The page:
If you want to make money making chips, the home-gamer table top mill ain't a viable solution, and that bigger mill with R8 collets isn't much better. If you want to make money prototyping and creating products, you could rapidly make ABS models for form, fit, function studies, then farm out the grunt work of the production runs. If you go with a "bus mill", still consider prototyping your stainless parts in aluminum, wood, or Freeman wax, then handing off the "real" machining to a good job shop. Otherwise, you'll have a version of the Breaking Bad RV with a legal product but far lower margin.

You seem to be an idea guy - this decision point may be time to redefine & elevate your spot in the new-product food chain. I'd honestly rather still be hands-on every work day, but I now assist and direct dozens of folks who do the value-adding operations. Just my $.02 - ignore it as you see fit :laughing:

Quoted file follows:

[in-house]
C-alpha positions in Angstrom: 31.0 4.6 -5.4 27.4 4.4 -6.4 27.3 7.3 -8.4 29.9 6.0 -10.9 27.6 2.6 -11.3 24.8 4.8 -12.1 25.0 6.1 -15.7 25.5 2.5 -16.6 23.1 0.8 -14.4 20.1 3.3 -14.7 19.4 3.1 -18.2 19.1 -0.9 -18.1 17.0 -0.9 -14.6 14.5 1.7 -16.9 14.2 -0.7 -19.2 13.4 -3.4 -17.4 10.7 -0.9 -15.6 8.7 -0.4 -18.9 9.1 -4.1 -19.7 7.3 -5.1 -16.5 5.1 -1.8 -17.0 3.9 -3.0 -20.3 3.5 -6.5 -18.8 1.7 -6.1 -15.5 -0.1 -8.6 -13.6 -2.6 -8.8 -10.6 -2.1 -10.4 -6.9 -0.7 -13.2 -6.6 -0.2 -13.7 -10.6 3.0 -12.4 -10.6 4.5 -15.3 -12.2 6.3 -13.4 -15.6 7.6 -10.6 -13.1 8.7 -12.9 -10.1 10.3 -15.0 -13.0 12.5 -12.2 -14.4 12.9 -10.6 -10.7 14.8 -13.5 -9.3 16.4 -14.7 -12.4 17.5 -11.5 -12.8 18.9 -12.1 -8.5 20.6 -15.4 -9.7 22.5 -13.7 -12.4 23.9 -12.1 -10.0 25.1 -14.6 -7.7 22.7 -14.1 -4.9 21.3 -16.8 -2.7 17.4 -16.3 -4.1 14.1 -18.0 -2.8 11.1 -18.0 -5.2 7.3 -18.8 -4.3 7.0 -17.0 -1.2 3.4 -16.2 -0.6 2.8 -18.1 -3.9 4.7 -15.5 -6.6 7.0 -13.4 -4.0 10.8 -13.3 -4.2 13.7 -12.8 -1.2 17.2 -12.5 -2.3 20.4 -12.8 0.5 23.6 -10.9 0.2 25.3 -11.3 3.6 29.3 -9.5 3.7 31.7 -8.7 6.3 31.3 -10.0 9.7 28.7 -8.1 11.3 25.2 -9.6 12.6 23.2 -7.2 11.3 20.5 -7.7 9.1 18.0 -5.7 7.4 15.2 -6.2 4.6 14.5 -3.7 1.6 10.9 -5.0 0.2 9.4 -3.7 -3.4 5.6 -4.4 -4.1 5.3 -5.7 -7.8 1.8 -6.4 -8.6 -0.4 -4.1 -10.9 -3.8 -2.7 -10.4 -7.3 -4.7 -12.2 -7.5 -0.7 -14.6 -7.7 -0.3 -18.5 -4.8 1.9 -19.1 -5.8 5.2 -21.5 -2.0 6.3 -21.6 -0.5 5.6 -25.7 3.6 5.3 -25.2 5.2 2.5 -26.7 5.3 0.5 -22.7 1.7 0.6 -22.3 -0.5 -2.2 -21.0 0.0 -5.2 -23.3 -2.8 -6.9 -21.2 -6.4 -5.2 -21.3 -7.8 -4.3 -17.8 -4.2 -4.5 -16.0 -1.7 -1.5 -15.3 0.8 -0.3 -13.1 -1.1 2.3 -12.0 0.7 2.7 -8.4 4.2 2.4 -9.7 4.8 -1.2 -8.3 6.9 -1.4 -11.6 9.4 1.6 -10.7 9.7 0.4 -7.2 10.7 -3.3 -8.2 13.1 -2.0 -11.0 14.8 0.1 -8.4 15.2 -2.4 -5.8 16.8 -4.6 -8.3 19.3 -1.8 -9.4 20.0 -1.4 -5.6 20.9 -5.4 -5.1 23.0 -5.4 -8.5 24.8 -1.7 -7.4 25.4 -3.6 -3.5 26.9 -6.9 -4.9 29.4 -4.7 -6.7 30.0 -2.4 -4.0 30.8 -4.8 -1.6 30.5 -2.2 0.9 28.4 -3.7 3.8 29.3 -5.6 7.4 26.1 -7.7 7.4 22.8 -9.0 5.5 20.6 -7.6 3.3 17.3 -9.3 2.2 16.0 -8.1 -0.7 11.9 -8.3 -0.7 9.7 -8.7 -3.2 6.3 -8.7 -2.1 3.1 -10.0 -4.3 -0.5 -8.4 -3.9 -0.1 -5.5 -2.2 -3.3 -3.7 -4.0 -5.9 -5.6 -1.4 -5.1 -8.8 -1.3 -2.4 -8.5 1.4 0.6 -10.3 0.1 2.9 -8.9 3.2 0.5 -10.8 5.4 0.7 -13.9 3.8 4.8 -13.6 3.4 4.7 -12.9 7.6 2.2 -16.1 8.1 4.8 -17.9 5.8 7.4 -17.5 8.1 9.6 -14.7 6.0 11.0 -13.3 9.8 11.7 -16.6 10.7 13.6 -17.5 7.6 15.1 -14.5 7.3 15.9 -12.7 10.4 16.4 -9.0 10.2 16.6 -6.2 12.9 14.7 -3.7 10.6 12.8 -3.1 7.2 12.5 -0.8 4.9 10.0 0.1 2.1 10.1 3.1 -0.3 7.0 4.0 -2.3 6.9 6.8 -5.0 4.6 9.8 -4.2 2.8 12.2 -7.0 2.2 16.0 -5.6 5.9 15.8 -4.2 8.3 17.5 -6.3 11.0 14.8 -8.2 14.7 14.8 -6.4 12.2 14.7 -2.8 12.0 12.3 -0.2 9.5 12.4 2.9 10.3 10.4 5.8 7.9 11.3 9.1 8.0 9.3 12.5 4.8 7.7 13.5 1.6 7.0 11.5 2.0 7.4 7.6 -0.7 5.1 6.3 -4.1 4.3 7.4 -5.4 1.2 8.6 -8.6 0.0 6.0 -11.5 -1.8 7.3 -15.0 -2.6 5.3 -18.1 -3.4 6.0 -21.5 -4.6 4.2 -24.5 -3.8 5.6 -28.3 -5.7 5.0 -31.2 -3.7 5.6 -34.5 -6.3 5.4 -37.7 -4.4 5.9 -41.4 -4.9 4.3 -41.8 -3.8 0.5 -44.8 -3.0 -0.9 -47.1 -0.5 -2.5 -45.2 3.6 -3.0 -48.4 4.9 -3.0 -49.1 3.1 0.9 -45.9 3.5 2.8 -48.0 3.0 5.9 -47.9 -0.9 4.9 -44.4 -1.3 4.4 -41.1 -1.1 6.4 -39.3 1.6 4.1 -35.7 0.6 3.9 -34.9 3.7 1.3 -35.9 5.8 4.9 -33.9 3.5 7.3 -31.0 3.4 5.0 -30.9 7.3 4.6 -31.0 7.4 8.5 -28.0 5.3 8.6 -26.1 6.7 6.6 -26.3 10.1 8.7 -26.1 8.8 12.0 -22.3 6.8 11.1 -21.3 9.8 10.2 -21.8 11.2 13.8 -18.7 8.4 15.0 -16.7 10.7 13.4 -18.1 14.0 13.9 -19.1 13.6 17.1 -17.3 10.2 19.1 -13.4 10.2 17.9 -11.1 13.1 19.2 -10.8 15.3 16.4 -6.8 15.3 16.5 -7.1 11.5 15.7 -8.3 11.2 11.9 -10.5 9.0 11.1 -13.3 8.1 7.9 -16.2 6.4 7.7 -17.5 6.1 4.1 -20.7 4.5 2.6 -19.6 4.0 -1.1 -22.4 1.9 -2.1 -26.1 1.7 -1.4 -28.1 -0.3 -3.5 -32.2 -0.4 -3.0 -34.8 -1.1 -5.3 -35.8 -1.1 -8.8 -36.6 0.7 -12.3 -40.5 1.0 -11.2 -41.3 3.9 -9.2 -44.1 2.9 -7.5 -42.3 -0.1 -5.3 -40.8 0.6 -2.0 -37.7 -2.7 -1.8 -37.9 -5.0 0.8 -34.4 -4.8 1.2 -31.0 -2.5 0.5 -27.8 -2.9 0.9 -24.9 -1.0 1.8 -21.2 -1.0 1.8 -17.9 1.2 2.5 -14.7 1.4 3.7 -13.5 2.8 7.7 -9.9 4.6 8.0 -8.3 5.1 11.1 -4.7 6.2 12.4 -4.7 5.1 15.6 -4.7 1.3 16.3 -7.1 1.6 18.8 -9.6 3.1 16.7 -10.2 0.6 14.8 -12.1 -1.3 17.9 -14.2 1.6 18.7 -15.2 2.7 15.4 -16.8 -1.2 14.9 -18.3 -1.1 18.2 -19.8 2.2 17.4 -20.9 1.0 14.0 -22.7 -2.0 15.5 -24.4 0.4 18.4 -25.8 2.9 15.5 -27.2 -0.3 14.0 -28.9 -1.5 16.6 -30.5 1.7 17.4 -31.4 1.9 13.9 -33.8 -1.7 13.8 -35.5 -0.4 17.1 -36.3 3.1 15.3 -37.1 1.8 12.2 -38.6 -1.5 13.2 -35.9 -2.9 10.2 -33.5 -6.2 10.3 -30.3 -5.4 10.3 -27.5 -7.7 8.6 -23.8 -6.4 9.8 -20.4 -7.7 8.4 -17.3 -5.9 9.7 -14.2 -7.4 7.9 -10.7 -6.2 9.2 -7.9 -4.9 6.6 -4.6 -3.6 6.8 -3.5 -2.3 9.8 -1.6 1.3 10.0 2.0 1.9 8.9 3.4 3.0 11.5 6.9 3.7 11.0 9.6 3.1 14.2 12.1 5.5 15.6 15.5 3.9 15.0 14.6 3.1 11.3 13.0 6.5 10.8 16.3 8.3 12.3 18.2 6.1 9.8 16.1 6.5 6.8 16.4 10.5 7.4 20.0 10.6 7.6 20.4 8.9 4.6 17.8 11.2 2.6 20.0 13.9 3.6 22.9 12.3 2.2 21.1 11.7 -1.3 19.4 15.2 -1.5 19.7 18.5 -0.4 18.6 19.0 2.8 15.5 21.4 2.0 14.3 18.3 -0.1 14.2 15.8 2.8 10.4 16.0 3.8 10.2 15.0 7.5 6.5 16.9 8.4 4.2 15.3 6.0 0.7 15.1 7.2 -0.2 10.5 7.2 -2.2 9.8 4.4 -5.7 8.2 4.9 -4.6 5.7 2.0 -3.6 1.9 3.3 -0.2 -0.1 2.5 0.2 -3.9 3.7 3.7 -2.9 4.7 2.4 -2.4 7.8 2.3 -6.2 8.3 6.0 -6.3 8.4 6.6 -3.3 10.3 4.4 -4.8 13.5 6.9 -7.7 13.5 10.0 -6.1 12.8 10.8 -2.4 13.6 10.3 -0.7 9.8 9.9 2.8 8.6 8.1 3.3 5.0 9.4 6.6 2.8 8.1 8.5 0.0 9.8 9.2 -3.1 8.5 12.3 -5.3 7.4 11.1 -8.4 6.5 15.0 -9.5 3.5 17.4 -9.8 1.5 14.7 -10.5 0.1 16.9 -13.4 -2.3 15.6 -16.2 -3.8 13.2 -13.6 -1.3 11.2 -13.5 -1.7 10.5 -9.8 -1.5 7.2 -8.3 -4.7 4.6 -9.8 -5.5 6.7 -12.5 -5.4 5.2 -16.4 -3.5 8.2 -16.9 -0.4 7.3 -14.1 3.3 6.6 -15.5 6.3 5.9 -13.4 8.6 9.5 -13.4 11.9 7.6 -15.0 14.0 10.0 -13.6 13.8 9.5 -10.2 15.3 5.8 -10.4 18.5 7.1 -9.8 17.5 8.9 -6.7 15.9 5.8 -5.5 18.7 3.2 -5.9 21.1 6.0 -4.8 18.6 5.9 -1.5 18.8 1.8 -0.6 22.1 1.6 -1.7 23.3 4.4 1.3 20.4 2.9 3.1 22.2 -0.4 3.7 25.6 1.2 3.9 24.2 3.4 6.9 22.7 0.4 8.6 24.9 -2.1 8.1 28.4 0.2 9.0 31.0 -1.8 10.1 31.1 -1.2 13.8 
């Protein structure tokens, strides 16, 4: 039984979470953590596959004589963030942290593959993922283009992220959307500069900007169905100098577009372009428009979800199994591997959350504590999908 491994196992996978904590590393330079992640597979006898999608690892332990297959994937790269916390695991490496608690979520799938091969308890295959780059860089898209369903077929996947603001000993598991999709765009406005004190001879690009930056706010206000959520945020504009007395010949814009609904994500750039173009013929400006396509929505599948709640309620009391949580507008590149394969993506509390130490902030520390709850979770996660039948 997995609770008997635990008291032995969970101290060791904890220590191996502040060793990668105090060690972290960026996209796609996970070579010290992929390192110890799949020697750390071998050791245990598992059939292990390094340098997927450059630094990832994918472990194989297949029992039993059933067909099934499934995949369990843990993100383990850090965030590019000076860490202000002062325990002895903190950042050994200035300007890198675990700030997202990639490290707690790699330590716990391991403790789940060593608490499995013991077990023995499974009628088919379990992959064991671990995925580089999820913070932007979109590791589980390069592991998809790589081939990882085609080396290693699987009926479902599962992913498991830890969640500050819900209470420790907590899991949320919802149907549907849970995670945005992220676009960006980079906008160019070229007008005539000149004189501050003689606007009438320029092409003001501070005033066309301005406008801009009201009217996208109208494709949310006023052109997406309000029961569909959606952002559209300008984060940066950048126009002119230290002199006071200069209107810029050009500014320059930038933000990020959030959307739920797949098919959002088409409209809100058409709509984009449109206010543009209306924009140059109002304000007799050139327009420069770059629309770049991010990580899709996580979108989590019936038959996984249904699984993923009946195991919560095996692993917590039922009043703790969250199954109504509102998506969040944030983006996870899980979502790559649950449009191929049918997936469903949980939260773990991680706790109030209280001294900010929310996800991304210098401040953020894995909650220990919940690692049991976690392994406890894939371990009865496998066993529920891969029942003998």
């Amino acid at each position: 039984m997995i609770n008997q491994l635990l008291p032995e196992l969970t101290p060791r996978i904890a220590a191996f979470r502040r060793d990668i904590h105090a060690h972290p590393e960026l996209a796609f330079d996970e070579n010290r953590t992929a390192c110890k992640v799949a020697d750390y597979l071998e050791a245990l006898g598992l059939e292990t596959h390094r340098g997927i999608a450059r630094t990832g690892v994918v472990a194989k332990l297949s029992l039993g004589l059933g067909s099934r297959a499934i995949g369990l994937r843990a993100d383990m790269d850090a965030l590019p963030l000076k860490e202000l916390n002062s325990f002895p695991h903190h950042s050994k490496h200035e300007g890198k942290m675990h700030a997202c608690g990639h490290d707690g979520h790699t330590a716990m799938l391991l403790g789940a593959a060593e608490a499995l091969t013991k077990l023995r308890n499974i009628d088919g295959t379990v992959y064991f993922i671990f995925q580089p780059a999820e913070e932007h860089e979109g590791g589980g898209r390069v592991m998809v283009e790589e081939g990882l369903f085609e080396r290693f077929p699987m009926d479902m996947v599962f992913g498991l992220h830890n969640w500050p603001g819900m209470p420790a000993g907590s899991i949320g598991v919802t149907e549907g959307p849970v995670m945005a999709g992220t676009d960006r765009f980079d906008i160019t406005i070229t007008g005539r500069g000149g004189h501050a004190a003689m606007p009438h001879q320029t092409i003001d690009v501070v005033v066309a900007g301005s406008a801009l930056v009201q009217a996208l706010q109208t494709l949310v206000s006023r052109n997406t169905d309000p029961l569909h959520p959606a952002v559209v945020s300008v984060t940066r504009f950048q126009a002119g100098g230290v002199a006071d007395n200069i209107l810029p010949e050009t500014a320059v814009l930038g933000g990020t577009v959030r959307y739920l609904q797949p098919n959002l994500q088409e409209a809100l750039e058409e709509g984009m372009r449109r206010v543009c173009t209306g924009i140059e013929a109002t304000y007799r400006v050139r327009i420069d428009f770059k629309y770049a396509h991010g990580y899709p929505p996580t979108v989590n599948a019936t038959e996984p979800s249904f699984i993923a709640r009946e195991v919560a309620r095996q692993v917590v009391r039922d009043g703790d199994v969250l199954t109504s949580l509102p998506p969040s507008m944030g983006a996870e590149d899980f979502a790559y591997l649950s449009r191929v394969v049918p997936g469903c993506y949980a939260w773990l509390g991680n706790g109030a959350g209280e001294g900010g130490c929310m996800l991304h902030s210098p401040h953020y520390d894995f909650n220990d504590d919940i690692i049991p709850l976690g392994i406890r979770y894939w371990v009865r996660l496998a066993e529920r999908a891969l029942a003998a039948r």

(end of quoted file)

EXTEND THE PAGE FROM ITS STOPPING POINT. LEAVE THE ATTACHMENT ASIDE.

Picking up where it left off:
What you want is what every "maker" wants. Small, but able to cut anything. Clean, but no space/money for chip augers, filters, etc. If it was possible someone would have done it already.

Buy a resin 3d printer, design and test parts with that and then send the fusion files to a job shop for the final part.

A resin printer in a small, enclosed space (bus) is probably not the best idea either.
 
A resin printer in a small, enclosed space (bus) is probably not the best idea either.

I agree, but a small ducted fan pulling fumes & discharging outside should make it possible to minimize the smell.